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Courtyard with an Arbour

Courtyard with an Arbour
ArtistPieter de Hooch
MediumOil on canvas
Dimensions66.5 cm × 56.5 cm (26.2 in × 22.2 in)
LocationPrivate collection

Courtyard with an Arbour (1658–1660) is an oil-on-canvas painting by the Dutch painter Pieter de Hooch; it is now in a private collection. It was sold in 1992 for almost seven million dollars.[1]


This painting by Hooch was first documented by John Smith in 1833, who wrote:

47. A View in the Back Court of a House, looking towards a building, which has a lofty arched passage through it, paved with marble, at the end of which are seen a street, and some trees, upon the step of the passage, in front, is seated a child, dressed in a gray frock and yellow skirt, with a dog in her lap ; and under a covering of vine trellis (in a recess, formed by some walls, and the corner of the house), are three men seated at a table, regaling, and a woman standing near them, with a glass of wine in her hand : various objects, among which are a cask and a pot, concur to give picturesque effect to the scene, which is brightly illumined by the appearance of the most perfect daylight. Signed, and dated 1658. 2 ft. 4 in. by 1 ft. 11 in.—G. This excellent picture was formerly in the collection of Mr. Walscott, at Antwerp, and was bought, a few years back, by the present proprietor, at a large price, at Berlin. Now in the collection of Edward Solly, Esq.[2]


Smith updated his entry in his 1842 supplement and wrote:

15. A Gentleman taking Wine in the Back Court of a House. See description, No. 47, Vol. IV. ; and for three men, read, " Two men." Sold in the collection of Edward Solly, Esq., 1837, by Messrs. Foster and Son, for 510 gs. Now in the collection of George Byng, Esq. Exhibited in the British Gallery, 1839. A duplicate of the preceding picture, somewhat clearer in tone, and with some trifling variations in the details, was imported from Holland by Mr. Chaplin, in 1839. Formerly in the collection of Mr. Koopman, at Utrecht.[3]

291. The Courtyard of a House in Delft, 1658
295. A Dutch Courtyard, 1658–1660

The painting was catalogued over a half-century later by Hofstede de Groot in 1908, who identified "Mr. Walscott, at Antwerp" and wrote:

299. COURTYARD WITH AN ARBOUR. Sm. 47, Suppl. 15 ; de G. 53.[4] The spectator looks upon a house, built of red and yellowish-grey stone. Through it runs a lofty arched passage paved with tiles, giving a view of a canal with trees. On the steps of the archway, in the foreground, sits a little girl, wearing a grey jacket and yellow frock, with a dog on her lap. Beneath a vine-clad arbour, in a recess formed by the wall and the corner of the house, sit two men at a table. One of them wears a black hat and jacket, and grey breeches, red garters, and white stockings ; the other is dressed in brownish grey. In front of the second man stands a woman with a glass of wine in her hand ; she wears a white bodice, a blue petticoat, and, turned up over it, a light purplish-grey skirt. A grey cloak, a black bandolier, and a sword hang on a red window-sill to the left. Various objects, among which are a cask and a pot, add to the picturesque effect of the scene, which is brightly illumined by daylight. The courtyard is paved partly with yellow bricks, partly with grey stone. The whole picture is luminous in tone, but the lights and shadows in the passage are too slightly contrasted. Above the archway is the same inscription as in the London National Gallery picture (291), to which this forms a pendant. Of the five-line inscription only fragments are legible, as follows : (i) . . . ; (2) wy j (3) sa ; (4) w . . . wy ; (5) willen wy . . . 1614. [Compare the inscription in 291.] Signed, on the doorpost in the middle, " P D H 1658 " ; panel (Sm. says canvas), 26 1/2 inches by 22 1/2 inches. Mentioned by Waagen (Supplement, p. 323).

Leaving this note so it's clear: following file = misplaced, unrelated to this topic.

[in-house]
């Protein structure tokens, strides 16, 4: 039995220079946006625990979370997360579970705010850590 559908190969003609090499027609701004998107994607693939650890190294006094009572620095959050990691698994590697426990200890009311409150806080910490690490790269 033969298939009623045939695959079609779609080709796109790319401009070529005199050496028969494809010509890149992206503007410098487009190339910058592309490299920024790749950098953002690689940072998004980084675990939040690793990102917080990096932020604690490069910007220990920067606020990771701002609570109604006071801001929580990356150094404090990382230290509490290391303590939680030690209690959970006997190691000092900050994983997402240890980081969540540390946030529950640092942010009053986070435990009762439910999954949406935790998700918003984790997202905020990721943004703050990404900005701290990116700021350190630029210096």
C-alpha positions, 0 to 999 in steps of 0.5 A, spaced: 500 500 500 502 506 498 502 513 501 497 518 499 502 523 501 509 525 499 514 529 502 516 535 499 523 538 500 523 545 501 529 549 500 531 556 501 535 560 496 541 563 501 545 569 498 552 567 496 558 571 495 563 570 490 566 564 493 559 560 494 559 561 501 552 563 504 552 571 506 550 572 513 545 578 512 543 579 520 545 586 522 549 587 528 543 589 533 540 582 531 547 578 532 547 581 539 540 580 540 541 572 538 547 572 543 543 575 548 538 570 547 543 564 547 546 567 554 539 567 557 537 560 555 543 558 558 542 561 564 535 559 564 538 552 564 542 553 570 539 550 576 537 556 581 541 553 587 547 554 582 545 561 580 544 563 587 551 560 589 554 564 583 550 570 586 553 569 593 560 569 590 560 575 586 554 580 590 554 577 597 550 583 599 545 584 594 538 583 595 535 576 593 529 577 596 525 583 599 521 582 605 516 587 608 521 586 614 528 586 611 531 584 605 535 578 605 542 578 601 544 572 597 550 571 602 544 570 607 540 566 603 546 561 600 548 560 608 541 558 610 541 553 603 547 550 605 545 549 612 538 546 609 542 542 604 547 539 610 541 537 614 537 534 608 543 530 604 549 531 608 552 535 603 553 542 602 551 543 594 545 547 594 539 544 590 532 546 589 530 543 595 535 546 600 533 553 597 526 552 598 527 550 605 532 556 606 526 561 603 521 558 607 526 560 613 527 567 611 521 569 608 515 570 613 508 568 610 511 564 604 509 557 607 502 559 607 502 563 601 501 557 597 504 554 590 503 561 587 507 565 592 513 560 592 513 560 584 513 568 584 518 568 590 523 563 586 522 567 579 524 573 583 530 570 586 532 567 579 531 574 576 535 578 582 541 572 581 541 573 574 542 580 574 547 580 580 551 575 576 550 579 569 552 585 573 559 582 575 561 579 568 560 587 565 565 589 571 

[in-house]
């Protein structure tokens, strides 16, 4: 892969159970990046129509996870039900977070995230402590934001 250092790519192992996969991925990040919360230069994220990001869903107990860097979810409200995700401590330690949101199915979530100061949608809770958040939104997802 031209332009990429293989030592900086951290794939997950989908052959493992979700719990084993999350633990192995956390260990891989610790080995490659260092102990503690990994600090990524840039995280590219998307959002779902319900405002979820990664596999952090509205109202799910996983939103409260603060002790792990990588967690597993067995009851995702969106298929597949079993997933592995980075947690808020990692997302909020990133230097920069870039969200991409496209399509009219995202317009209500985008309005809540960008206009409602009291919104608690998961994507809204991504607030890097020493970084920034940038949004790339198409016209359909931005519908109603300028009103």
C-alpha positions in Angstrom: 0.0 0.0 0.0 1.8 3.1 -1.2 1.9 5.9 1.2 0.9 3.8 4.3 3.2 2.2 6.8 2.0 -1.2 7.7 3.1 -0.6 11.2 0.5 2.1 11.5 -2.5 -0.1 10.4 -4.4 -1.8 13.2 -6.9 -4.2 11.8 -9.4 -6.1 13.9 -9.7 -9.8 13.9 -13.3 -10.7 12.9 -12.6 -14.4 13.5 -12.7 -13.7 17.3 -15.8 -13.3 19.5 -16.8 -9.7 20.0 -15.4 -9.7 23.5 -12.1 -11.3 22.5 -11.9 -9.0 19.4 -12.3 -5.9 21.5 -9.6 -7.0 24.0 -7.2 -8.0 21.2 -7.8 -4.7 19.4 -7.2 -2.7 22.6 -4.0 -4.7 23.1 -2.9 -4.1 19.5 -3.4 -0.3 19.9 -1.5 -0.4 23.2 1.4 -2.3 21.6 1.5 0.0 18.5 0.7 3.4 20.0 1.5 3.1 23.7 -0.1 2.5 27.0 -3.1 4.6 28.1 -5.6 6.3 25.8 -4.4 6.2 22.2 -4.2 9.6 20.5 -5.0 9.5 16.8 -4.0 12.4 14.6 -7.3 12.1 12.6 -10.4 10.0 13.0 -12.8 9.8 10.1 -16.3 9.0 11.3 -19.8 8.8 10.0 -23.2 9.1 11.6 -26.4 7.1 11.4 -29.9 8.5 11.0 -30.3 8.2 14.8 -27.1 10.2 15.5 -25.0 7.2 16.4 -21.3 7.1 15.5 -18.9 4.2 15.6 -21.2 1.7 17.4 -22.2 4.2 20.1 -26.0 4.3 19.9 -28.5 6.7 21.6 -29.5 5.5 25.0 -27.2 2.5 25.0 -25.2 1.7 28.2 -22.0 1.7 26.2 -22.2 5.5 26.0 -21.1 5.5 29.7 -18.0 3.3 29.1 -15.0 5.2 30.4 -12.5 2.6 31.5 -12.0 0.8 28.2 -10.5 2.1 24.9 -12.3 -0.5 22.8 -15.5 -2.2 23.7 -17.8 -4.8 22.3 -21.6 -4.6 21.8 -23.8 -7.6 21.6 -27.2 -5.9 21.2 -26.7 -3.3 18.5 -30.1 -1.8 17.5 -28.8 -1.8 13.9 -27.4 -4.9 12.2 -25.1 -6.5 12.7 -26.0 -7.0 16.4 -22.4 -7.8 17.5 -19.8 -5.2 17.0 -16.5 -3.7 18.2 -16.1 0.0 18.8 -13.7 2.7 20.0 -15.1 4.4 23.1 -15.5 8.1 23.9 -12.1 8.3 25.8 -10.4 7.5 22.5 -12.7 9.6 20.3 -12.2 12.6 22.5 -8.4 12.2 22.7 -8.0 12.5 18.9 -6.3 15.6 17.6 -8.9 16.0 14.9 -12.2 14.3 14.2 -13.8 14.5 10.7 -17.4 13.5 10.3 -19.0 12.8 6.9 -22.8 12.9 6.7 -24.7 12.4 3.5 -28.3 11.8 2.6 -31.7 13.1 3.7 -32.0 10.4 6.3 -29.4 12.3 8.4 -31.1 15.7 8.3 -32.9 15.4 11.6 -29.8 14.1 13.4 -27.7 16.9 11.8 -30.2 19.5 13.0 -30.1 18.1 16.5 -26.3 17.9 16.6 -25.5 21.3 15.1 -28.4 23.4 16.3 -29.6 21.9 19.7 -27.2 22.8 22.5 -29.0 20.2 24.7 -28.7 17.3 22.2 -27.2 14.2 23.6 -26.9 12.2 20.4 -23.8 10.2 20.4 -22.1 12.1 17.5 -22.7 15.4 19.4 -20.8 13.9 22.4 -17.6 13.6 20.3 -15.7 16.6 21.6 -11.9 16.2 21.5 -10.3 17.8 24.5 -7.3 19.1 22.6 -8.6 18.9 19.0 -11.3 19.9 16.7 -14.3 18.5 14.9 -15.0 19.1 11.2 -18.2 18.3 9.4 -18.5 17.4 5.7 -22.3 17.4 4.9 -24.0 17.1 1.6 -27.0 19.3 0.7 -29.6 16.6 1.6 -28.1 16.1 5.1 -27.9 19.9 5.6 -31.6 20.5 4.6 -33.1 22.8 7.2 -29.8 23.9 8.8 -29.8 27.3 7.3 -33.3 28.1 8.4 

Exhibited at the British Gallery, London, 1839, and at the Royal Academy Winter Exhibition, London, 1881, No. 101. Sale.

  • J. F. Wolschot, Antwerp, September 1, 1817.
  • Bought in Berlin, a few years before 1833, by Edward Solly.
  • Sale. Edward Solly, London, 1837 G535 : ids.).
  • In the collection of George Byng in 1842 (Sm.).

Now in the collection of the Earl of Strafford, Wrotham Park, Enfield.

According to Sm. a replica, somewhat lighter in tone and with some trifling variations in the details, was brought from Holland to England by Chaplin in 1839 ; it had formerly been in the possession of S. A. Koopman, Utrecht. It may probably be identified with the picture belonging to Mr. A. de Rothschild (295)."[5]

According to the 1992 Christie's sale record, tracing the provenance back in time from J. F. Wolschot the painting was formerly in the collection of Joséphine de Beauharnais and it was documented in an inventory of pictures at Château de Malmaison in 1814.[1]

See also


  1. ^ a b Sale record for The Courtyard of a House in Delft with a young Woman and two Men drinking and smoking under an Arbour and a Girl with a Dog on her Lap sitting in a Doorway, a street with a canal beyond at Christie's, lot 104, sale 4915, on 11 December 1992 in London
  2. ^ entry 47 for A View in the Back Court of a House in Smith, 1833
  3. ^ entry 15 for A Gentleman taking Wine in the Back Court of a House in Smith, 1842
  4. ^ Comparative table of catalog entries between John Smith's first Catalogue raisonné of Hooch and Hofstede de Groot's first list of Hooch paintings published in Oud Holland
  5. ^ entry 299 for Courtyard with an Arbour in Hofstede de Groot, 1908
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Courtyard with an Arbour
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